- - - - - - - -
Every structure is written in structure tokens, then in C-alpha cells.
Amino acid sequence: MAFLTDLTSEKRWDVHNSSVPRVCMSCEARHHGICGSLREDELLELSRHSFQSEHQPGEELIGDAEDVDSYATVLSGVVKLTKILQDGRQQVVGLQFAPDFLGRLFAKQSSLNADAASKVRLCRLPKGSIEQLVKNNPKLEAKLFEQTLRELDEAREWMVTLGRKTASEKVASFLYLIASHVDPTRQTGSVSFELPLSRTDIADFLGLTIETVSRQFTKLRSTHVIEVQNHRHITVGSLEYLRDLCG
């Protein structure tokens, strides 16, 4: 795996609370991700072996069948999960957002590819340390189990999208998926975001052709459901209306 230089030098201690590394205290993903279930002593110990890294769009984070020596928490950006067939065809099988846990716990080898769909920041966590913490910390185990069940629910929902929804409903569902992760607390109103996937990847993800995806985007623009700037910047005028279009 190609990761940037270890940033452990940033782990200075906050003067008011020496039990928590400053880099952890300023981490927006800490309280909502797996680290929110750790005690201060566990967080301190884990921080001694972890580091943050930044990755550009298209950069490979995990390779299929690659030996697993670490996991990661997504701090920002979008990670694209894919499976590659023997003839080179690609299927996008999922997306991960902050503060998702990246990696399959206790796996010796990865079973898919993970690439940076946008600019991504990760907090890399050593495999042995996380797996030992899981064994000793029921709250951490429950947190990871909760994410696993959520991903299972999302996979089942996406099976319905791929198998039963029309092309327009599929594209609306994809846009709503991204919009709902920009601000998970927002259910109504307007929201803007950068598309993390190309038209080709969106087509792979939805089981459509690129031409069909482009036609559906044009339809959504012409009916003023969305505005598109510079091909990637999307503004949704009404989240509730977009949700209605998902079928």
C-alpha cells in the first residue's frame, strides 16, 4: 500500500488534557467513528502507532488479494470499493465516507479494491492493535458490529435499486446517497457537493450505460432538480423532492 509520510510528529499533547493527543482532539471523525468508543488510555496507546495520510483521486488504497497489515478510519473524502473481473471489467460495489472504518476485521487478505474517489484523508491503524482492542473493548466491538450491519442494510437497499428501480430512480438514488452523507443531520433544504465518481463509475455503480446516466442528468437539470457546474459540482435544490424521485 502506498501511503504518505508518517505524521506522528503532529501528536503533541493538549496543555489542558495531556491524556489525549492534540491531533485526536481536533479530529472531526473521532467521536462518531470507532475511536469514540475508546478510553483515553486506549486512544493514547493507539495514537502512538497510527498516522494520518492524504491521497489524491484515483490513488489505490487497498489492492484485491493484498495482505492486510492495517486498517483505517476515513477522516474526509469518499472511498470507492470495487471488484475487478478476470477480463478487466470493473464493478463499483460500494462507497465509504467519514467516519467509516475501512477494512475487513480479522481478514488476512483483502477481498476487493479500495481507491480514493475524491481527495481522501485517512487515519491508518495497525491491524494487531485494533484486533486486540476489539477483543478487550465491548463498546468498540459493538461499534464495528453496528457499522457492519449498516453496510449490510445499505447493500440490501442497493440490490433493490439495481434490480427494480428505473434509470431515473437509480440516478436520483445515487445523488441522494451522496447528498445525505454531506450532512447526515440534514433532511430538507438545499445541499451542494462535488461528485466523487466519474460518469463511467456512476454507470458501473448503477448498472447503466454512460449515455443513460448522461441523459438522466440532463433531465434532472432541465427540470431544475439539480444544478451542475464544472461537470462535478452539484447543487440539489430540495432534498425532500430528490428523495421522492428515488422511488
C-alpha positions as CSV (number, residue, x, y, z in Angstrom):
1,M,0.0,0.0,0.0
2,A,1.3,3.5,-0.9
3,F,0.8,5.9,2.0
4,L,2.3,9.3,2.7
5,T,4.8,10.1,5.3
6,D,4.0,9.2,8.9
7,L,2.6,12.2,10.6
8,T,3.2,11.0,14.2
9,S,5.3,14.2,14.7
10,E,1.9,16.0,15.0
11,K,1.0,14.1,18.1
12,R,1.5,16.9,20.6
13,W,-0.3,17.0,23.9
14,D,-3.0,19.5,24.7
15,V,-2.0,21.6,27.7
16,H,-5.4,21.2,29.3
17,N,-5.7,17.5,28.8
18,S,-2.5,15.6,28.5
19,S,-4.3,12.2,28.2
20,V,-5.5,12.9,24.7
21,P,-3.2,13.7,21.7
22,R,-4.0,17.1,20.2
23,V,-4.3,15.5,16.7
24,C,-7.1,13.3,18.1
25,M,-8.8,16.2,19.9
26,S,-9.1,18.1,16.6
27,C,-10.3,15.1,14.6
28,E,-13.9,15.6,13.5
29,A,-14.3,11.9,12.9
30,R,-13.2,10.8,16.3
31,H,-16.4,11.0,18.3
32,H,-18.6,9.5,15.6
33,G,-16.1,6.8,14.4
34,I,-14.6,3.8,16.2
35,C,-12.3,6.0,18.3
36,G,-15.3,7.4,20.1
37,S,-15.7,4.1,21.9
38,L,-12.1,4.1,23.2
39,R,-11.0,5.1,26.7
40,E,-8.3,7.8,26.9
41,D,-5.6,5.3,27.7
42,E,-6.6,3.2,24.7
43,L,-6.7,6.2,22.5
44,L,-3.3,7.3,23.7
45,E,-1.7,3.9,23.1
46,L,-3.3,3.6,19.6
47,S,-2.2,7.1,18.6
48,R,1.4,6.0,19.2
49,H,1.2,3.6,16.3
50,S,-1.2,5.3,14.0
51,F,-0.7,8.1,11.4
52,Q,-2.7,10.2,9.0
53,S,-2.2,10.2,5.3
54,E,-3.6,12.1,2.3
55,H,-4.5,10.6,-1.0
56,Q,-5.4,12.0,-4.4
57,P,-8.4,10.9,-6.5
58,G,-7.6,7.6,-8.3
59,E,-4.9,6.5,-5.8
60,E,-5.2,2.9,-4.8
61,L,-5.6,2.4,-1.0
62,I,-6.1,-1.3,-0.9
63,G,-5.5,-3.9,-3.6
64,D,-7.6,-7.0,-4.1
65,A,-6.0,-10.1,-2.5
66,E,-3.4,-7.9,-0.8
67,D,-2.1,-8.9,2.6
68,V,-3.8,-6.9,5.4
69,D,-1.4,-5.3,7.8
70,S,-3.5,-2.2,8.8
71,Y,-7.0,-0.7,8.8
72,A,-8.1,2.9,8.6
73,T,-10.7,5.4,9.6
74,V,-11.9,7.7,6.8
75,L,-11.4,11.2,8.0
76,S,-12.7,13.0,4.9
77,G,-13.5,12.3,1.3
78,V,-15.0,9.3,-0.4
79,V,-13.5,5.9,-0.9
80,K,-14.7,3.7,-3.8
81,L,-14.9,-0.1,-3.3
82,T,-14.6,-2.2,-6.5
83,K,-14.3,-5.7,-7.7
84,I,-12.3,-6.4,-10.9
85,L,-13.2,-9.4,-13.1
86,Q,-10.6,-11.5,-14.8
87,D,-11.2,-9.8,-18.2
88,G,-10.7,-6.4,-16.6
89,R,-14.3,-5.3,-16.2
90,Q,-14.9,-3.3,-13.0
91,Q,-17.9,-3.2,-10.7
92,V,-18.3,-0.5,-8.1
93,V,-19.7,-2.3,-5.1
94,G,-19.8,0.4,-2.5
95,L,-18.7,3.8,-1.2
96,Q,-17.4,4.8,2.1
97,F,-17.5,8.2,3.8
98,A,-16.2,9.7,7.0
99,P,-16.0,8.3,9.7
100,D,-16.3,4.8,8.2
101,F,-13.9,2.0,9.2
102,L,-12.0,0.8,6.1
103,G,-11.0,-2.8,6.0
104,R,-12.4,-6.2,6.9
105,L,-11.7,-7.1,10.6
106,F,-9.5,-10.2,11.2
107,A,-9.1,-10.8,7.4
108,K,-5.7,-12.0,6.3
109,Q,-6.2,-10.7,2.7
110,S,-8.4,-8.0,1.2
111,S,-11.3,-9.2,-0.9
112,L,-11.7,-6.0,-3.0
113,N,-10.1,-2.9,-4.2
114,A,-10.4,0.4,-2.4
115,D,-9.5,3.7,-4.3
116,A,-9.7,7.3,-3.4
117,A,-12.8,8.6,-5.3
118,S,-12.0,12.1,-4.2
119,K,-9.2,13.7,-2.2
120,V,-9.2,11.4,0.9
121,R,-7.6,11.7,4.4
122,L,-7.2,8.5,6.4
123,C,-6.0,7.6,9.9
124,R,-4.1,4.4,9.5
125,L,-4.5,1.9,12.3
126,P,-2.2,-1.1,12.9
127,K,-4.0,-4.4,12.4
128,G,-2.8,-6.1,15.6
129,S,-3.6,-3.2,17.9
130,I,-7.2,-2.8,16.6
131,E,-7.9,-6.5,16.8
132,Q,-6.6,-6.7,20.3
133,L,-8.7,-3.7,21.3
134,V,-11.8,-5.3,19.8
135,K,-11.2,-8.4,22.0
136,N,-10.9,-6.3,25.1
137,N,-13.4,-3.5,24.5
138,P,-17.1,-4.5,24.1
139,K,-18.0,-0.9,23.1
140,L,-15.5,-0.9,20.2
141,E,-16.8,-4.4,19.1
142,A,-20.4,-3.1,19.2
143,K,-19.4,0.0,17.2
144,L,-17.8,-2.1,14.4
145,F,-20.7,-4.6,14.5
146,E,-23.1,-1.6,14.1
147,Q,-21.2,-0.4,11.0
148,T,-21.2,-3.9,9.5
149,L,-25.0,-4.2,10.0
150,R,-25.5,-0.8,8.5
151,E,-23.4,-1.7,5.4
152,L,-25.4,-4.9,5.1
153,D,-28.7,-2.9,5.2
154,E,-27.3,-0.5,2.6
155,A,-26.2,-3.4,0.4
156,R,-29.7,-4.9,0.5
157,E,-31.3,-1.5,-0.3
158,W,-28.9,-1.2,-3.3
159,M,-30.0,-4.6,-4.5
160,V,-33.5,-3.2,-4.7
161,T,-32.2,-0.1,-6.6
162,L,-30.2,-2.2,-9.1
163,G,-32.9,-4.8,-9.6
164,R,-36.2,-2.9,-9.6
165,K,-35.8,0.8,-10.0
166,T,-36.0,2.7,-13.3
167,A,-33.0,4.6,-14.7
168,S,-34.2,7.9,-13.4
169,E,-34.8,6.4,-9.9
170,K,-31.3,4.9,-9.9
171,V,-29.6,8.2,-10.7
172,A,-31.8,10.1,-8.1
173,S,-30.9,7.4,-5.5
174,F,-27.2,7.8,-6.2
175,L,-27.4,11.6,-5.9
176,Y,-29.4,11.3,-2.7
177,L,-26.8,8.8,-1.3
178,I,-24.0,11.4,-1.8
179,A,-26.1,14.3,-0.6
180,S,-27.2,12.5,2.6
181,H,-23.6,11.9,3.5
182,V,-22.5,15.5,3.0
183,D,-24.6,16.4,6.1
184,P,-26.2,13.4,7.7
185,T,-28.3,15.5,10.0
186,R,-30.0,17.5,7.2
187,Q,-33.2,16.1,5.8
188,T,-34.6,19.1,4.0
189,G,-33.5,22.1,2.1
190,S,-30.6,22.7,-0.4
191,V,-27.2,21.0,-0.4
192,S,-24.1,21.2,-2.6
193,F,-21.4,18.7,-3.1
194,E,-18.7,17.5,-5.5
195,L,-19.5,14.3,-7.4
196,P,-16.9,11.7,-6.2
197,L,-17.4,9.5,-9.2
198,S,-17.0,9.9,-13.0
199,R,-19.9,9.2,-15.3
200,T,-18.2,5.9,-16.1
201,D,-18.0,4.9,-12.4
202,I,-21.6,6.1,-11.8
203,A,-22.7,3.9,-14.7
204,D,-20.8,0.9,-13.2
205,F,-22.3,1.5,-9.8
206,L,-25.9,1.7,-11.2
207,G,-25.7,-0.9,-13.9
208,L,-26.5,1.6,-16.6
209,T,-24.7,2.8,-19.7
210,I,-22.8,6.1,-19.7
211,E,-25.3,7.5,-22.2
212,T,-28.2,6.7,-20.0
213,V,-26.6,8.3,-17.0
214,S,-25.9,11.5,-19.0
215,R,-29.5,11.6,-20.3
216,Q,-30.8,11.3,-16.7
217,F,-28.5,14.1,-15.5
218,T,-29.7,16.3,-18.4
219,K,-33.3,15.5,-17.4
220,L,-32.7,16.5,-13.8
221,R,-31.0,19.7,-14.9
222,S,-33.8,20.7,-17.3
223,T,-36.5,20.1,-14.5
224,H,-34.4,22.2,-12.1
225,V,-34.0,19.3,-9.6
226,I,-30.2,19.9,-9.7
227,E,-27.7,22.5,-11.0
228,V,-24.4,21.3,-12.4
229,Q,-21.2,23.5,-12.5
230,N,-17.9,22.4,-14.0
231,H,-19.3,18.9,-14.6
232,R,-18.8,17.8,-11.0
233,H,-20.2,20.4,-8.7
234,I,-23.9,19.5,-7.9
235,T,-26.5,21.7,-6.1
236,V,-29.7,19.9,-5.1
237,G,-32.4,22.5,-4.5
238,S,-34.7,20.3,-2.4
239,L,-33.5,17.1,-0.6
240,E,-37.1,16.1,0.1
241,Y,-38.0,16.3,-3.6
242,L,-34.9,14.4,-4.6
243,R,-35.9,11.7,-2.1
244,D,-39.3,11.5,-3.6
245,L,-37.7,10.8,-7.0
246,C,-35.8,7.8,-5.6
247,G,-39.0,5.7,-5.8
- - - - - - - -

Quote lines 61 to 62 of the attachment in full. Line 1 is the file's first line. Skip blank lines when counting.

56,Q,-5.4,12.0,-4.4
57,P,-8.4,10.9,-6.5